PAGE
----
A Ban On “Walking While Wired”?

[cross-posted from Cato at Liberty]

New York state senator Carl Kruger (D-Brooklyn) is crusading to ban pedestrians’ use of cellphones and other mobile devices while crossing the street. It’s for your own good, you must understand:

“When people are doing things that are detrimental to their own well being, then government should step in.”

The Daily Caller asked me to write an opinion piece about this proposal so I just did. Excerpt:

Phone use on the street has become near-ubiquitous in recent years, yet over nearly all that time — nationally as in Gotham — pedestrian death rates were falling steadily, just as highway fatalities fell steadily over the years in which “distracted driving” became a big concern.

In the first half of 2010, the national statistics showed a tiny upward blip (0.4 percent), occasioned by a relative handful of fatalities in a few states. Even a spokesman for the Governor’s Highway Safety Association, Jonathan Adkins, seems to agree it’s premature to jump to conclusions: “You don’t want to overreact to six months of data,” he told columnist Steve Chapman.

Like others who seek quasi-parental control over adults, Sen. Kruger tends to infantilize his charges. He told the Times: “We’re taught from knee-high to look in both directions, wait, listen and then cross. You can perform none of those functions if you are engaged in some kind of wired activity.”

This drew proper scorn from columnist Chapman: “Actually, you can perform all those functions and dance an Irish jig, even with text messages or rock music bombarding you.” That some ear bud devotees don’t take due caution is no reason to pretend they can’t.

C.S. Lewis, Lily Tomlin and Transportation Secretary Ray LaHood all get walk-on parts as well.

Happy Meal lawsuit, cont’d

My New York Daily News opinion piece stirred up a whole lot of discussion: at Megan McArdle/The Atlantic, Hans Bader/CEI, Mike Riggs/Daily Caller “TheDC Morning”, Outside the Beltway, Radley Balko, AllahPundit/Hot Air, Never Yet Melted, Modeled Behavior, Above the Law, Twitter mentions, John Hayward/Human Events, Jammie Wearing Fool, Andrew Stuttaford/NRO “Corner”, Amy Alkon, Chris Robinette/TortsProf, Ira Stoll/Future of Capitalism, Tom Kirkendall, John Steele Gordon/Commentary, and my own write-up at Cato at Liberty.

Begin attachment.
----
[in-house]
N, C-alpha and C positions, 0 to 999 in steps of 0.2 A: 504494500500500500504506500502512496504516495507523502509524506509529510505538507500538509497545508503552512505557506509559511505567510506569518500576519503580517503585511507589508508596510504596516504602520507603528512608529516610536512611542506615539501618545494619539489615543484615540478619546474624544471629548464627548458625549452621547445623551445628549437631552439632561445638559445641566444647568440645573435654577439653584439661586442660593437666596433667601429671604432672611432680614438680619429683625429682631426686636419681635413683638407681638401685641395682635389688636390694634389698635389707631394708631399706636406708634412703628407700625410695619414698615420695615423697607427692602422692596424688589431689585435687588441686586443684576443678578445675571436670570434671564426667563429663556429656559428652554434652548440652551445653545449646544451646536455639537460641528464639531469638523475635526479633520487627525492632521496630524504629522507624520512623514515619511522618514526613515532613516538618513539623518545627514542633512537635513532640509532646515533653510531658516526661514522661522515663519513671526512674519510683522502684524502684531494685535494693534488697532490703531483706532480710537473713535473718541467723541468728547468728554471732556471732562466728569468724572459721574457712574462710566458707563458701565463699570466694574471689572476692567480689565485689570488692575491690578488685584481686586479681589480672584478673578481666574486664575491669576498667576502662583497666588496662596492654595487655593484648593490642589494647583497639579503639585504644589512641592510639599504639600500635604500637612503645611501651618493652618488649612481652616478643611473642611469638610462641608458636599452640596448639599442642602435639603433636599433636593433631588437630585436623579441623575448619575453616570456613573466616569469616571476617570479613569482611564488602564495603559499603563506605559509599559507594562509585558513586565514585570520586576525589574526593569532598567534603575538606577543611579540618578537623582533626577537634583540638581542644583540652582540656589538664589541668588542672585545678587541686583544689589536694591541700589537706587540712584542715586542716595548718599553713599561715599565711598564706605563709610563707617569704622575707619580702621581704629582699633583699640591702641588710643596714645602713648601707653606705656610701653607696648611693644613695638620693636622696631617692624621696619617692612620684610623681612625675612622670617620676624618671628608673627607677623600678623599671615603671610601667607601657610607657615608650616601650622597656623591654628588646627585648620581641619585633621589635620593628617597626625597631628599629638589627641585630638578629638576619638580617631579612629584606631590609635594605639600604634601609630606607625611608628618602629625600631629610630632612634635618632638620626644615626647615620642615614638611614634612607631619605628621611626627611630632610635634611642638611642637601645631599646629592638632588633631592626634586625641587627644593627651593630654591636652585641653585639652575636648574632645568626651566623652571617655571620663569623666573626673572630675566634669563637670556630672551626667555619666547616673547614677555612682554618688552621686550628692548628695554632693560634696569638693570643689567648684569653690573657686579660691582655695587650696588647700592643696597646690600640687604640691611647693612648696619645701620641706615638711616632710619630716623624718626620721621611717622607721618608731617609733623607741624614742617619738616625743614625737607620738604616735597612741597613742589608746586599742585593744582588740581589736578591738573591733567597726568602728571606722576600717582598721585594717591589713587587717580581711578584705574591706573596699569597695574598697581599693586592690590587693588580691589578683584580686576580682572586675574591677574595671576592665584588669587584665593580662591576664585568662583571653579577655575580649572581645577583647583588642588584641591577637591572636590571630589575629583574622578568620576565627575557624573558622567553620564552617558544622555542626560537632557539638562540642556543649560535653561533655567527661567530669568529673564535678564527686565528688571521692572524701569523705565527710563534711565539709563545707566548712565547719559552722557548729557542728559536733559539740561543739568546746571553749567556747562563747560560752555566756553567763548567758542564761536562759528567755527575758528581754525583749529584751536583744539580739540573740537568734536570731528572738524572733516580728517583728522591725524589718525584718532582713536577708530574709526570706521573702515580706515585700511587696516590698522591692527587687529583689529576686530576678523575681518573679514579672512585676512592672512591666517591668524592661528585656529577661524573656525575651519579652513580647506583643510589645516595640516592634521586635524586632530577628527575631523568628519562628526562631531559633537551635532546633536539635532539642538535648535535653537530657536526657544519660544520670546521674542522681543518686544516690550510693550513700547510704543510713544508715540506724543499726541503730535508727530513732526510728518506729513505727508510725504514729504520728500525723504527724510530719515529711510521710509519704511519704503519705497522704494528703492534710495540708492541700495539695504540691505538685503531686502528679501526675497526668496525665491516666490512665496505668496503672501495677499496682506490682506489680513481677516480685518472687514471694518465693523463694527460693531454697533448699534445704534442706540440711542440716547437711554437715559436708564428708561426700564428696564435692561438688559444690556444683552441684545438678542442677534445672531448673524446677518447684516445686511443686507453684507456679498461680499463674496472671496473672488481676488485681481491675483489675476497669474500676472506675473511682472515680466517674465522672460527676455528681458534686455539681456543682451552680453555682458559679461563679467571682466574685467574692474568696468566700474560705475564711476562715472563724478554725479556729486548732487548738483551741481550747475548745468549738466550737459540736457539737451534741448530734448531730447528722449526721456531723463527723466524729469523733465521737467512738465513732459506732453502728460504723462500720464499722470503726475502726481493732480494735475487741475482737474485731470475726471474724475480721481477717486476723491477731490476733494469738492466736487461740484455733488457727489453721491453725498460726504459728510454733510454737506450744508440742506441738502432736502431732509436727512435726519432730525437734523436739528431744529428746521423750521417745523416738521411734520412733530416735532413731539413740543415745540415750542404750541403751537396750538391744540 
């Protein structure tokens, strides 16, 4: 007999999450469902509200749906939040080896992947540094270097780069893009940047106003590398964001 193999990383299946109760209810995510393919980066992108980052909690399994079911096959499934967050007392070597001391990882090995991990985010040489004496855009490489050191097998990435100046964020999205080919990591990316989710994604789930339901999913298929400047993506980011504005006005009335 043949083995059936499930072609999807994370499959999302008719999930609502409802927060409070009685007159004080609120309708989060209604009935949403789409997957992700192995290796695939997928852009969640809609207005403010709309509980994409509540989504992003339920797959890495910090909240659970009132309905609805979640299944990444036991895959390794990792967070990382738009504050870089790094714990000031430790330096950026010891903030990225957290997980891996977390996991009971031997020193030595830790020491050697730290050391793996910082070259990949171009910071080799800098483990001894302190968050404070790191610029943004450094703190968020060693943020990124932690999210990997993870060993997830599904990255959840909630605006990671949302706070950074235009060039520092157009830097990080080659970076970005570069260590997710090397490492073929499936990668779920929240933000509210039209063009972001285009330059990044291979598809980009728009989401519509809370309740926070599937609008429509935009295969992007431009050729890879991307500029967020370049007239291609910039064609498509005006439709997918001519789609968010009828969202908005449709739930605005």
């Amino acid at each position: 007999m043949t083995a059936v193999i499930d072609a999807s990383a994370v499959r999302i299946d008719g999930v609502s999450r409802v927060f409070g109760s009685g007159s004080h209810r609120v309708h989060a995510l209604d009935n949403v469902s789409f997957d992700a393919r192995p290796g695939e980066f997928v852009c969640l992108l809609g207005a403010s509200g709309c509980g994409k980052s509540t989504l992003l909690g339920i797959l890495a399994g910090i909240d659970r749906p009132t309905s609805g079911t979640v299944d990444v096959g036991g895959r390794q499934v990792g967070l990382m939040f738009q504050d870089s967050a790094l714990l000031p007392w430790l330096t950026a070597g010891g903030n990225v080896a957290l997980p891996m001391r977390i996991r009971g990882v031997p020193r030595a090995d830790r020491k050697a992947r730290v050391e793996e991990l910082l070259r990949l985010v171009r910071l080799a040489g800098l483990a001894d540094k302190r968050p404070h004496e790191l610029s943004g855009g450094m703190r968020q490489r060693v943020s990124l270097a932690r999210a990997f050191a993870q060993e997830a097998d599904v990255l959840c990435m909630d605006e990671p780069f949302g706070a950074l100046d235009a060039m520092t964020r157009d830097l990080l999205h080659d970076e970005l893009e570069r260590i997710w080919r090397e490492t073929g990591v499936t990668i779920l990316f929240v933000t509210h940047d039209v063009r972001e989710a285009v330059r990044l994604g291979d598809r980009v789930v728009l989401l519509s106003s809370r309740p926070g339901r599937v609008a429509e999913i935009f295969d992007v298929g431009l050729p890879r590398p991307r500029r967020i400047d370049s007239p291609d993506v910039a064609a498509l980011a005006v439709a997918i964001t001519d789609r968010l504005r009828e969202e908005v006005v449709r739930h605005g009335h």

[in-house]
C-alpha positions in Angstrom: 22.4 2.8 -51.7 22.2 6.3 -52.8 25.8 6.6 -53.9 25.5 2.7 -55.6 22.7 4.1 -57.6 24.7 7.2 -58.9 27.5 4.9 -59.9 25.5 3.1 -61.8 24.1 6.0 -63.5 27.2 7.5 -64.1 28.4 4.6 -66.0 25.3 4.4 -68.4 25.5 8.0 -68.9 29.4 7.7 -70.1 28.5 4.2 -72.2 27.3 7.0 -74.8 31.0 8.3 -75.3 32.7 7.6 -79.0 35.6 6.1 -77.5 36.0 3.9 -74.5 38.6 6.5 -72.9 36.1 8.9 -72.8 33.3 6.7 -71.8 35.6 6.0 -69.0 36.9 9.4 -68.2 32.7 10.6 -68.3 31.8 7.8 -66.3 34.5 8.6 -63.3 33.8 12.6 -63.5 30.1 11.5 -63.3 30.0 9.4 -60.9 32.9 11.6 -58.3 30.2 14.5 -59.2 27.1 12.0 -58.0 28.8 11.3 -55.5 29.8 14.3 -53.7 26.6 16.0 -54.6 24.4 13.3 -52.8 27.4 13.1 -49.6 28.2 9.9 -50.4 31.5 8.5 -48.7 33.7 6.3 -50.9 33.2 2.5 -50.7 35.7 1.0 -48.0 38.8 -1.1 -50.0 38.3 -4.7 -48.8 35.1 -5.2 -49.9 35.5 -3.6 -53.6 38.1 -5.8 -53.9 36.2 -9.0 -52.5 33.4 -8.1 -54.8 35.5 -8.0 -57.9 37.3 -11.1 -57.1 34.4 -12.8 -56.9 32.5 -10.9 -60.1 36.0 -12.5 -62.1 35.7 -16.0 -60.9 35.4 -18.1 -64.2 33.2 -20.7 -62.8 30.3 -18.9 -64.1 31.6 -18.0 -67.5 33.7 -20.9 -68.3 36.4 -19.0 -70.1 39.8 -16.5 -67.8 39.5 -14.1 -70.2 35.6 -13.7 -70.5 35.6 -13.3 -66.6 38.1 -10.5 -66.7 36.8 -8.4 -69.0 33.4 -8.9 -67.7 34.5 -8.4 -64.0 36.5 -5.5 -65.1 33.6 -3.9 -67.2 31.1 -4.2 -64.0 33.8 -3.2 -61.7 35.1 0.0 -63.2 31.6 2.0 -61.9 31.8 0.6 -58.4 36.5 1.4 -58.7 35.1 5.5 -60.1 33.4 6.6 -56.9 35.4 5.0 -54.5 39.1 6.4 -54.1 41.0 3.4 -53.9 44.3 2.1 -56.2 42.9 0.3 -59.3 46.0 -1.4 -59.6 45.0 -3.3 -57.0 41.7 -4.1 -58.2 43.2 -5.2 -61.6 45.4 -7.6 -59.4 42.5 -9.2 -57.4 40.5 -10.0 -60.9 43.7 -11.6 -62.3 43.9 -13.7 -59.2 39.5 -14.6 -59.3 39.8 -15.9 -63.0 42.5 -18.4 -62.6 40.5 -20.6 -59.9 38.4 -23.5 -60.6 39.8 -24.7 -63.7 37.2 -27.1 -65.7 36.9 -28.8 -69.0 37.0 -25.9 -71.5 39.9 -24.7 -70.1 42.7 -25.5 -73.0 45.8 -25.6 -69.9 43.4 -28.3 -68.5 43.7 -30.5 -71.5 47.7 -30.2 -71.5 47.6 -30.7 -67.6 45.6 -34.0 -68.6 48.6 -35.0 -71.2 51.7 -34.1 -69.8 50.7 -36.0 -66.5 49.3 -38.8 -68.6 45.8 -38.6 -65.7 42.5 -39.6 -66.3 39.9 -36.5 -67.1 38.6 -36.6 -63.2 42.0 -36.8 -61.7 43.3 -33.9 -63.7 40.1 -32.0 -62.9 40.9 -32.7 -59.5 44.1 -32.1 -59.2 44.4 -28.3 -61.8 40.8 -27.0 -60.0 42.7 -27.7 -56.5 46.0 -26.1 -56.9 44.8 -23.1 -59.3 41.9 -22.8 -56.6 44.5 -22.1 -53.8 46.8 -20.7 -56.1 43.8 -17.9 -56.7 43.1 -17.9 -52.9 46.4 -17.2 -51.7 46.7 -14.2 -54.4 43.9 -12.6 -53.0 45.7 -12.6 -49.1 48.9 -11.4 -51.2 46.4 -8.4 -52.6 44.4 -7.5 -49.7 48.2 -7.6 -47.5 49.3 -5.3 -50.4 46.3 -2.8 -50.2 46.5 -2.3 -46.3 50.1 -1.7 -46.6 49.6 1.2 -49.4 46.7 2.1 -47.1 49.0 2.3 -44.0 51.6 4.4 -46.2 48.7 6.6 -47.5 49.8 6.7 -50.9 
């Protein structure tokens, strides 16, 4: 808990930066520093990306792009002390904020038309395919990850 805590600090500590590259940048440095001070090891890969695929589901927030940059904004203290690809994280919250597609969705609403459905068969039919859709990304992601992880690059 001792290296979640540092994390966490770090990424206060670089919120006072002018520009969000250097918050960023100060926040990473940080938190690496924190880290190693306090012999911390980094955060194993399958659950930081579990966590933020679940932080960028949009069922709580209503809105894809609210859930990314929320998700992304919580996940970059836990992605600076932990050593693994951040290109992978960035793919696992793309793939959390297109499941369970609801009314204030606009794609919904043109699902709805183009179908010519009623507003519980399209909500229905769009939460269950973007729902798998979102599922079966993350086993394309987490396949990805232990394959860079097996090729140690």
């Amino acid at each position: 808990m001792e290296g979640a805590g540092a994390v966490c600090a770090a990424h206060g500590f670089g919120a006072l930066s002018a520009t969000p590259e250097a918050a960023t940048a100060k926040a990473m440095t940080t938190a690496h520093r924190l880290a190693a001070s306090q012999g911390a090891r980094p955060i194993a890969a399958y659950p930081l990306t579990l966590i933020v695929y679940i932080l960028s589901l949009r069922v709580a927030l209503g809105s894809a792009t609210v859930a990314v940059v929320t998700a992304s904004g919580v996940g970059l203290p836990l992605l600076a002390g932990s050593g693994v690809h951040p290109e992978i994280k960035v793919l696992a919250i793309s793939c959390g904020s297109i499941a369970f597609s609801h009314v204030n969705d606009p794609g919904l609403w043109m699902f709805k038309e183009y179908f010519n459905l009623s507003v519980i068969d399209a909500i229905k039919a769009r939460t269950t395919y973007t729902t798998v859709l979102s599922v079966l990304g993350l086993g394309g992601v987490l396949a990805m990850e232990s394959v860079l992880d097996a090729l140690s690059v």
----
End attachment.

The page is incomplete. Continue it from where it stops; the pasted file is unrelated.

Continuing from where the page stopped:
Also: Check out the further information Ira Stoll has developed at his site about the meals San Francisco serves at its own schools, which seem to compare not at all favorably with the meals the city’s council has seen fit to ban.

Remember, this isn’t a once-every-so-often treat provided at parental discretion, like a Happy Meal — this is the food the state is serving for lunch in the essentially compulsory government schools. The fact that it’s McDonald’s rather than the government schools that are getting sued by this parent and advocacy group gives away what the lawsuit is really about. It’s not really about food, or calories — it’s about an attempt to increase the power of the state over private enterprise by restricting the power of the private enterprise to market its product. The suit isn’t about the “meal,” it’s about the “happy.”

More on the nutritional background: Patrick Basham and John Luik, “A Happy Meal Ban Is Nothing to Smile About”, Spiked Online; David Oliver. On the legal: Russell Jackson. And welcome listeners of Lars Larson’s Portland, Ore.-based radio show, which welcomed me as a guest to discuss the case Dec. 17.

Deep Pocket Files: Jason Lapp and Andrew Brzyski

Mary Brzyski worked for Skidmore Inc., in East Aurora, NY, where she drove a company car that was leased from Chrysler. In 2003, Brzyski loaned the car to her 19-year-old son, Andrew, who rear-ended Jason Lapp’s car, severely injuring him. Longtime readers know what happened next. Irrational New York law (Jul. 14, 2003, Apr. 2, 2004, Feb. 2, 2005) holds the lessor liable, even when, as here, they are three transactions away and never anticipated that a 19-year-old would be driving the car. Skidmore and Chrysler have settled for $8.2 million. (“$8.2 million settlement accepted in crash suit”, Buffalo News, Dec. 15). Congress has stepped in to the breach (Aug. 4, 2005), at least until the litigation lobby undoes that reform.

Aguilar v. Avis, cont’d

Some years back, Justice Janice Rogers Brown of the California Supreme Court wrote a dissent in the widely noted harassment-law case of Aguilar v. Avis, in which the court ordered the drawing up of a list of forbidden words that employees of a rental car franchise were to be prohibited from using to each other on the job even in private conversation (see Sept. 11, 2000). The other day a New York Times editorial (“Disarmament in the Senate”, May 25) assailed Rogers for her supposedly extreme position in dissenting from Aguilar (which was decided 4-3), and James Taranto of the WSJ’s “Best of the Web” quite appropriately rises to her defense (May 27). As Taranto notes (but the Times somehow fails to), Justice Stanley Mosk, regarded as the California high court’s most liberal member, joined Brown in dissenting from Aguilar as a prior restraint on speech rights. For more, see Tim Sandefur, Sept. 23, 2004.